More generally, telecommunications carriers optimize their networks for:
- Transporting large amounts of bandwidth. This is no surprise, as most telecommunications revenue is ultimately denominated in units of bandwidth.
- Multi-service provisioning, i.e. the ability to carry (and sell) many different services on one network. Carriers make substantial investments in their networks, and they want to spread those costs over as many customers and services as possible. T1s, T3s, cell phone backhaul, traditional phone calls, text messages, internet traffic… The more services, the more revenue. To achieve this, carriers build networks using layers of routers, switches, muxes, and multi-service access nodes. These enable carriers to provision everything from T1 to text messaging, but add overhead and latency.
- Servicing population and business centers. Willie Sutton robbed banks because that is where the money was. Telecommunications companies build networks to serve population centers. When laying fiber from NY to Chicago, telecommunications companies try to pass as many population centers along the way. So a typical network that carries traffic from NY to Chicago might go up to Bighamton, over to Buffalo, then down to Cleveland before it goes on to Chicago (or down to Philadelphia, over to Pittsburgh, up through Akron and Cleveland, etc..) Take a look at the cable routing in any country, and the lines are far from straight; they zig and zag to stop by as many cities as possible. Who cares if it adds a few milliseconds, your text message will still get there fast enough.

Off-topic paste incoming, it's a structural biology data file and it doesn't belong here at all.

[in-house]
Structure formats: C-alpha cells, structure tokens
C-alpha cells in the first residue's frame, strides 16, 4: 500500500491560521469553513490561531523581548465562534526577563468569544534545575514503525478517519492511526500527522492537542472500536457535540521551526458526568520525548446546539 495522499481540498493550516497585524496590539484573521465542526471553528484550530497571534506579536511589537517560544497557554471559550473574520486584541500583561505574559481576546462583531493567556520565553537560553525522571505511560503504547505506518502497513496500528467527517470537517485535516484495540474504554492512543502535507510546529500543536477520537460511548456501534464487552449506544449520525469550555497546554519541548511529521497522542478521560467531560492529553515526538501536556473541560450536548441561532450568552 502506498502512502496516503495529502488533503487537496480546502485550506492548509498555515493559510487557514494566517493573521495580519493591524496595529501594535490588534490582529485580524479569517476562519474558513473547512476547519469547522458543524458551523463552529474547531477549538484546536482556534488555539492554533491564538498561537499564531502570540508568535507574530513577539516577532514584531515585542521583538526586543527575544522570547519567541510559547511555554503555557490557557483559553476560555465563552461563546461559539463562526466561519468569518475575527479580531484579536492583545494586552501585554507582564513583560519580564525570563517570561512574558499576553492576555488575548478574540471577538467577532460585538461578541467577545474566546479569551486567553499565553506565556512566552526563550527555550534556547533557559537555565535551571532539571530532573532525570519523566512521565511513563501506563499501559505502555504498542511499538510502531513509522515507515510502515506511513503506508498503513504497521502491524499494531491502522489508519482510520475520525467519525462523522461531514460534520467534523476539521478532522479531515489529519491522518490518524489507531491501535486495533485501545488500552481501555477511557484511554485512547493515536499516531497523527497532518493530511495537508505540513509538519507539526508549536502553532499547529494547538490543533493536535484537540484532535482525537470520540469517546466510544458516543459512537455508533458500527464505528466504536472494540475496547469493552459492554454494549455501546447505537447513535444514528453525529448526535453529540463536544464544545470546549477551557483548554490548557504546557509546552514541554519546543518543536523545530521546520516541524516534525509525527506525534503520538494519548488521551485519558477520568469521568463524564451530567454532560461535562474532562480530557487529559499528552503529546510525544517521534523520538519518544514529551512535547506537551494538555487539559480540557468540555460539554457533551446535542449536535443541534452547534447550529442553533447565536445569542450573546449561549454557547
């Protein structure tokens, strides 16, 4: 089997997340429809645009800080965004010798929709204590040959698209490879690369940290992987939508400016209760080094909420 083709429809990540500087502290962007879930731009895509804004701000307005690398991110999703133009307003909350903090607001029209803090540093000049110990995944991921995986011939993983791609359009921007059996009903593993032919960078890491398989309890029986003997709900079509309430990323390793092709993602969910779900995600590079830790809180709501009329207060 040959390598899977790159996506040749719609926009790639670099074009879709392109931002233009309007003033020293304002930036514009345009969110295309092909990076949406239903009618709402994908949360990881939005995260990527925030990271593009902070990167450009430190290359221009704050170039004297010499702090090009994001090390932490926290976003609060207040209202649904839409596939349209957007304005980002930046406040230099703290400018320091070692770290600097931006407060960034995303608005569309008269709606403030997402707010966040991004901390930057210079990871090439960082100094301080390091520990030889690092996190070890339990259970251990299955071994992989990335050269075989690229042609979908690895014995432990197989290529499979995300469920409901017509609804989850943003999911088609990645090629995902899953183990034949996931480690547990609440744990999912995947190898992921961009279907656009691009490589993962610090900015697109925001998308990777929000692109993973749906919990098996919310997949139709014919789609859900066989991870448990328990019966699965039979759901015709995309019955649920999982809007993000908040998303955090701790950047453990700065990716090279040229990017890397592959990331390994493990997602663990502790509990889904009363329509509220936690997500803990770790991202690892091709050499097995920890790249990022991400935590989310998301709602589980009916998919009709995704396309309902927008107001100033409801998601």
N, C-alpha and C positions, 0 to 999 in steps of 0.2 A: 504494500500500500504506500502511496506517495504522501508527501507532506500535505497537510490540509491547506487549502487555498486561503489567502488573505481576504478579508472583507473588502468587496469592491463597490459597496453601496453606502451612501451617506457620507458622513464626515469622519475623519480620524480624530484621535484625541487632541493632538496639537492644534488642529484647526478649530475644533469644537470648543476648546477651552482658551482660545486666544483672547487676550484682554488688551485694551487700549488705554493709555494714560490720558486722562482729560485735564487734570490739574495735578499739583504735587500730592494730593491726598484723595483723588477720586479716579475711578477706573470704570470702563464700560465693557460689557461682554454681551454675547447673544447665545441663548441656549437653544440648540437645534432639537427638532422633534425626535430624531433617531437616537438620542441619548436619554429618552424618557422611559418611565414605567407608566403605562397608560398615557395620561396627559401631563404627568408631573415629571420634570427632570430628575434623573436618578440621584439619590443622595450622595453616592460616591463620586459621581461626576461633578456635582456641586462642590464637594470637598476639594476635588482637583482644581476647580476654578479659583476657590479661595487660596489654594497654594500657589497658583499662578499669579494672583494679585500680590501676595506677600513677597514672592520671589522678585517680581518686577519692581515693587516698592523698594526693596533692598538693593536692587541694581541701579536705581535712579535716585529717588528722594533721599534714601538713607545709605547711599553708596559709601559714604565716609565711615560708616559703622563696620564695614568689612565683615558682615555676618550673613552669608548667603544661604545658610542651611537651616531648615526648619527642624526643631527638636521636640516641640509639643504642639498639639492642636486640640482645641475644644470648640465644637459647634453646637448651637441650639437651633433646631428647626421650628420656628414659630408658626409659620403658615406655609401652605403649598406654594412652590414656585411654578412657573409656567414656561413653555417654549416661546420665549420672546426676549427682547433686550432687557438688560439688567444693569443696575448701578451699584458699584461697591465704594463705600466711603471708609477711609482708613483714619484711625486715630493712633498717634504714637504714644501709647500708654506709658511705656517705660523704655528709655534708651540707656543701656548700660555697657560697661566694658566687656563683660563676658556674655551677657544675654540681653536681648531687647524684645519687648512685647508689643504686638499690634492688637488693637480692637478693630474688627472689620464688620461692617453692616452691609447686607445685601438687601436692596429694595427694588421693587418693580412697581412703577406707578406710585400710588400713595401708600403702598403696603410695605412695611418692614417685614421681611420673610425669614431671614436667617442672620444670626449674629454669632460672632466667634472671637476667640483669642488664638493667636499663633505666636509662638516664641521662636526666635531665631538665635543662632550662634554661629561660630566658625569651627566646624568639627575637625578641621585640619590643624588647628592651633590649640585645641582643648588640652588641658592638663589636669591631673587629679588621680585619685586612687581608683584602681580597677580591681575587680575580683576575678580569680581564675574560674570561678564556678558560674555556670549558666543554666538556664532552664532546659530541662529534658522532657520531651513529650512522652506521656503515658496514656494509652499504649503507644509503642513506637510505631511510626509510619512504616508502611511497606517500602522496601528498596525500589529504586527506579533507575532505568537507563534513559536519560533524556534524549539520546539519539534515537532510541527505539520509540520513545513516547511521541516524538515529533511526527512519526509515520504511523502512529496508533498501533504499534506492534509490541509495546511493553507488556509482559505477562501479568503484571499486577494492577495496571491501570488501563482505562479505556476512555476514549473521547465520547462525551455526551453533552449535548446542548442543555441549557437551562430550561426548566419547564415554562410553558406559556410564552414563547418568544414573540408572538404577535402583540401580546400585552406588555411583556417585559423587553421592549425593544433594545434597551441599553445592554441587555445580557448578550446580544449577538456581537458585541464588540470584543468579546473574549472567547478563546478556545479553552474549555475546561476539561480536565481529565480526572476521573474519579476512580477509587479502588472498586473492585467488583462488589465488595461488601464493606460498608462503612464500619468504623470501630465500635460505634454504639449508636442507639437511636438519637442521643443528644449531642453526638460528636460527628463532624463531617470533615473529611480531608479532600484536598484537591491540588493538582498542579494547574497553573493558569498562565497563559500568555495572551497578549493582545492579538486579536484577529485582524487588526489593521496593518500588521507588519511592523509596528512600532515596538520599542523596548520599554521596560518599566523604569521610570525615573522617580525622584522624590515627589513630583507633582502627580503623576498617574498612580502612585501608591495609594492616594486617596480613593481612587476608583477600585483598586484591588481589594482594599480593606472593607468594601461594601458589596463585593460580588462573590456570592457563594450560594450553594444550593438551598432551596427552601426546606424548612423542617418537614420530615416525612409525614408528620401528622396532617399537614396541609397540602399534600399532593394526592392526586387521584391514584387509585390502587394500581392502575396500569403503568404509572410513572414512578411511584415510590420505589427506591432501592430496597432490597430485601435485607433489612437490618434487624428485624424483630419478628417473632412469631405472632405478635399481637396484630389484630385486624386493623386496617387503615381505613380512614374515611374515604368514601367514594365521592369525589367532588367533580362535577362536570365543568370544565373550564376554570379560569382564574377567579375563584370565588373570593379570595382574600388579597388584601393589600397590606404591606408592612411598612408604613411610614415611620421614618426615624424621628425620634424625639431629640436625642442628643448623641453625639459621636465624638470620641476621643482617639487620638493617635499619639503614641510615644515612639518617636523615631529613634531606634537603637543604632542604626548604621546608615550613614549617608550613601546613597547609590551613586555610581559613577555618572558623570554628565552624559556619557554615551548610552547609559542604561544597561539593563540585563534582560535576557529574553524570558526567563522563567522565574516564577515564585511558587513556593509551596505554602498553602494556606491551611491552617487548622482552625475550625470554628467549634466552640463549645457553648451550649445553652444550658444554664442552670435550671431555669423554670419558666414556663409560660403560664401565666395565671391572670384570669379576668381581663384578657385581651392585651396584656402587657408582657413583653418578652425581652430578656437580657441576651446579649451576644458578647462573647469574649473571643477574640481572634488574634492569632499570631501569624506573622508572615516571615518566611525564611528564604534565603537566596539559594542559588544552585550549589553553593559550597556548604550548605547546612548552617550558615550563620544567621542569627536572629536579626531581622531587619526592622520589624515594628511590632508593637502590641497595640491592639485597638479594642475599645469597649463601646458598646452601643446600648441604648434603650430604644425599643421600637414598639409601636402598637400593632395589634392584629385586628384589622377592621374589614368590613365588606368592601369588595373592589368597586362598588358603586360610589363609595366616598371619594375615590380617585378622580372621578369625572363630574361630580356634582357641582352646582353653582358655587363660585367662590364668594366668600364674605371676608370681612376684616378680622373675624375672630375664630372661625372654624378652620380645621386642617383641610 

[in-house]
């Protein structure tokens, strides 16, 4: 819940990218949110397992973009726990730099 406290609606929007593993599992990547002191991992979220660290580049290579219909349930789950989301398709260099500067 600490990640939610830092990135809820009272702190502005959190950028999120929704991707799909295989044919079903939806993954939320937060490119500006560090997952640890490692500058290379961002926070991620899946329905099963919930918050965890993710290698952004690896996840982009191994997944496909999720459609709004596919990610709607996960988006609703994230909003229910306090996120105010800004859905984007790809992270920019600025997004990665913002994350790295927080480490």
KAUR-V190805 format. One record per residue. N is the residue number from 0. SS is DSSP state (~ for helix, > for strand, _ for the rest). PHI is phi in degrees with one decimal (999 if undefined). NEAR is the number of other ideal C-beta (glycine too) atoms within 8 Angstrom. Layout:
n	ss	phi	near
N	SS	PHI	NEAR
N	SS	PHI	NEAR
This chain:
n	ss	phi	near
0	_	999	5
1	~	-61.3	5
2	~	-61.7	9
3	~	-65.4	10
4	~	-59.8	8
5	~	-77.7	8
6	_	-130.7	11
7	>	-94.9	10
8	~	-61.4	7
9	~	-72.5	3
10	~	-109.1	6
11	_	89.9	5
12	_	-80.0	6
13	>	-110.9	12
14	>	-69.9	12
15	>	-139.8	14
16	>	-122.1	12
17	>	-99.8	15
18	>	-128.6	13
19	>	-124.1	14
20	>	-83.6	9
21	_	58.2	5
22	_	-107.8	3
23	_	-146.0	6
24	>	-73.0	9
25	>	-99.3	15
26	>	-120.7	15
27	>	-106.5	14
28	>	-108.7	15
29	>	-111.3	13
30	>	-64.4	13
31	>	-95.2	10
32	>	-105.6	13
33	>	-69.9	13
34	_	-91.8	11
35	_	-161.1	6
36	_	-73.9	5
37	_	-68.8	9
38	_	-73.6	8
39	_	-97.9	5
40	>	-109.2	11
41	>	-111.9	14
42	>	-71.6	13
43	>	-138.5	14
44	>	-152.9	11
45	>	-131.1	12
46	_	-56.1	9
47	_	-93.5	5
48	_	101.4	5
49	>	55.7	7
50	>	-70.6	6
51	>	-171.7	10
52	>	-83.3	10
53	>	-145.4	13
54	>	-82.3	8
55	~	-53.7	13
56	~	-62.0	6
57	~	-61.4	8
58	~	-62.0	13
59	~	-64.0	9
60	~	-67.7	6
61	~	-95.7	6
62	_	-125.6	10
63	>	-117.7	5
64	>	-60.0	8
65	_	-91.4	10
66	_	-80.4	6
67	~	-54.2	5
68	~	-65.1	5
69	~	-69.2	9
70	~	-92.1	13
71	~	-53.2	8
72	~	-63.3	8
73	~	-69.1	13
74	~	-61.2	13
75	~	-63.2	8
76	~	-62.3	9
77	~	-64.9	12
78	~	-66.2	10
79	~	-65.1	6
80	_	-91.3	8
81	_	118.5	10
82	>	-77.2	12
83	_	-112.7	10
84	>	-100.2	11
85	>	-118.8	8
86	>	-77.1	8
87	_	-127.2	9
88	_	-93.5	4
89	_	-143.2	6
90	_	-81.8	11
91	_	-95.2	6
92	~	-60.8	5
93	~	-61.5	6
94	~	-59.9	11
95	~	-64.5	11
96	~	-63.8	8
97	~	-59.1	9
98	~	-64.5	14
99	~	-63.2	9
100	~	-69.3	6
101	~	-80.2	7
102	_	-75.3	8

- Cost. The cheapest way to build long-haul networks is to use existing right of way, which for the most part means rail lines. Qwest started as a railroad spinout, so did Sprint. Conveniently, railroads also zig and zag to visit key population and economic centers too. Try to take an Amtrak from NY to Chicago without passing through Buffalo, Pittsburgh, or Washington DC (not to mention Albany or Philadelphia); You can’t do it, and neither do most telecommunications companies.
- Traffic patterns that are “typical”, e.g. peaks from “American Idol” messaging or Mothers Day. Since most of the carrier’s money comes from a very broad market, they do not design their networks to consider the latency requirements or traffic patterns (e.g. peaks at US Market Open rather than Mothers Day) of trading.